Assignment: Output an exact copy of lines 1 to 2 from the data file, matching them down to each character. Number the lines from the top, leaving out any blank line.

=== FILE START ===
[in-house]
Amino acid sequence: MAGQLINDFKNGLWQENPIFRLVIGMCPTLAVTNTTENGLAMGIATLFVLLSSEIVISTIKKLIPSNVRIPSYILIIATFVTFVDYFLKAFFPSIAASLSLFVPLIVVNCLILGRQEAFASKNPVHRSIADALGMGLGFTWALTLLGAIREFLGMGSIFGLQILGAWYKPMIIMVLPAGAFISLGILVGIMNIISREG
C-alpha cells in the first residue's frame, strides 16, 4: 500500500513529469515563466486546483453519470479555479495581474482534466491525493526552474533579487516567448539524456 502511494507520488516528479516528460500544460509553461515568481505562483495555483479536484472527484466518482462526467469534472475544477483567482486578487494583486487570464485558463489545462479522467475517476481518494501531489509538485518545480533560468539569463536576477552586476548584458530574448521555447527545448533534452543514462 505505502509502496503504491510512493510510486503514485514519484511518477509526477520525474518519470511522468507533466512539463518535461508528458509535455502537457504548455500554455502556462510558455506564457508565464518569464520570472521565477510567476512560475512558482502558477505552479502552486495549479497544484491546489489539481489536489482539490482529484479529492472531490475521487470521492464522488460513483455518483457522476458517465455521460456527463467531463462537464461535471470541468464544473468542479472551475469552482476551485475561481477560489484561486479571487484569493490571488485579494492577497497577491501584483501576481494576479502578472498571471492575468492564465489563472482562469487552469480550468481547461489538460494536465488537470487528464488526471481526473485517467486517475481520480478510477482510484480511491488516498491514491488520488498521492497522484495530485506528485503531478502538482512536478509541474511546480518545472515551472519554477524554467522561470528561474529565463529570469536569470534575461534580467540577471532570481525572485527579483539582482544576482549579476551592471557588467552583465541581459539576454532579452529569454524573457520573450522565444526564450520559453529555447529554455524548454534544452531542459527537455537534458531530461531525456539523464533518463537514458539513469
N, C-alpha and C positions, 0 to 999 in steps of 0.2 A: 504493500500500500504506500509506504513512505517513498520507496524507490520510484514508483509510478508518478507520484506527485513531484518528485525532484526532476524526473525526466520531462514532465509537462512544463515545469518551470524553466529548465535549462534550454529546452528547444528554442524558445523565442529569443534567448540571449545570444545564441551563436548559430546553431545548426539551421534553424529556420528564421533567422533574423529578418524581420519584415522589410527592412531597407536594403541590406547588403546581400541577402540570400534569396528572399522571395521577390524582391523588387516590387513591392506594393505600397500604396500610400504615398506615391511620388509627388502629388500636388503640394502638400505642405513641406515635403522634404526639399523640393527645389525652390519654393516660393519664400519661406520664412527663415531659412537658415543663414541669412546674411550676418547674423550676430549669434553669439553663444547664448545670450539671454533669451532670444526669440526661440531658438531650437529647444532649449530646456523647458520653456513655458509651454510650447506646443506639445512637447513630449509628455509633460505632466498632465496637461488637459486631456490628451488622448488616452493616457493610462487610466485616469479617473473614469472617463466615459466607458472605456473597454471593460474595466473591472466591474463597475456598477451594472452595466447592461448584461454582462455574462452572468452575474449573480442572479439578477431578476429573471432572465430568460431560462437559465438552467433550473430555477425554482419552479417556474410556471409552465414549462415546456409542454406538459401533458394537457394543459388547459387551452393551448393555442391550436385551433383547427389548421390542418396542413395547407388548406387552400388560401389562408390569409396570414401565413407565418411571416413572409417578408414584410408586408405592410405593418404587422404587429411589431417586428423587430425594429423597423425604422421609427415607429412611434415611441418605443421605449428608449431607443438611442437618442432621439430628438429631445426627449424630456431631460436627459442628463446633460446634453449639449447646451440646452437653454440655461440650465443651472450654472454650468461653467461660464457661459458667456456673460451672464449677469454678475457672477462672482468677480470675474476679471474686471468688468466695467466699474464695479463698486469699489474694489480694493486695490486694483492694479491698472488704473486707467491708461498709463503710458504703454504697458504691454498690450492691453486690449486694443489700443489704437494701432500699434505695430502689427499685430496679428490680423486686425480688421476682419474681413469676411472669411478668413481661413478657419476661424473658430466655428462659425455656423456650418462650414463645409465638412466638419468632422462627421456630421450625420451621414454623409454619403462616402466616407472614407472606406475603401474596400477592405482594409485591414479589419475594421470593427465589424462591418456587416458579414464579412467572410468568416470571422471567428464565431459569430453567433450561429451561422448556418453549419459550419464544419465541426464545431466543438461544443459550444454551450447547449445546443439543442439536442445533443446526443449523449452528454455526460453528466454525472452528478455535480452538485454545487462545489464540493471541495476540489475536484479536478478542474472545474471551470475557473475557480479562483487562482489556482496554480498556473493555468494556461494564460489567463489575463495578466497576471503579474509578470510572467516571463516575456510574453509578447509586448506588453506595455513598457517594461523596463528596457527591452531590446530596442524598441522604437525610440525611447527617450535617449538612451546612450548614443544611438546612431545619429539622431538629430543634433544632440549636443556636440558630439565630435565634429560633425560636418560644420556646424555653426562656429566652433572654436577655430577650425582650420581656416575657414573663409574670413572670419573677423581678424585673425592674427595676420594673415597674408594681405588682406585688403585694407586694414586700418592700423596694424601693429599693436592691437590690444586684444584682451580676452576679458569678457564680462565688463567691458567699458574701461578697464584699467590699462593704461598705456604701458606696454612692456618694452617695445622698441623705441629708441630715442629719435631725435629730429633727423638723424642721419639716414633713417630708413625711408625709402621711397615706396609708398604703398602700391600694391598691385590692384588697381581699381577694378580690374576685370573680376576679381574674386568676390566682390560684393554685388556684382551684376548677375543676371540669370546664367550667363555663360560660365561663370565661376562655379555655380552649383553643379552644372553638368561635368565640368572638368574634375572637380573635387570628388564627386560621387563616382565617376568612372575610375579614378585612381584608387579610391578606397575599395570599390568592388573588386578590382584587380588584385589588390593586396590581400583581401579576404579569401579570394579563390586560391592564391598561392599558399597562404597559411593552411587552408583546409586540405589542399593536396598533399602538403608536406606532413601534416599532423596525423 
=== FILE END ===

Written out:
[in-house]
Amino acid sequence: MAGQLINDFKNGLWQENPIFRLVIGMCPTLAVTNTTENGLAMGIATLFVLLSSEIVISTIKKLIPSNVRIPSYILIIATFVTFVDYFLKAFFPSIAASLSLFVPLIVVNCLILGRQEAFASKNPVHRSIADALGMGLGFTWALTLLGAIREFLGMGSIFGLQILGAWYKPMIIMVLPAGAFISLGILVGIMNIISREG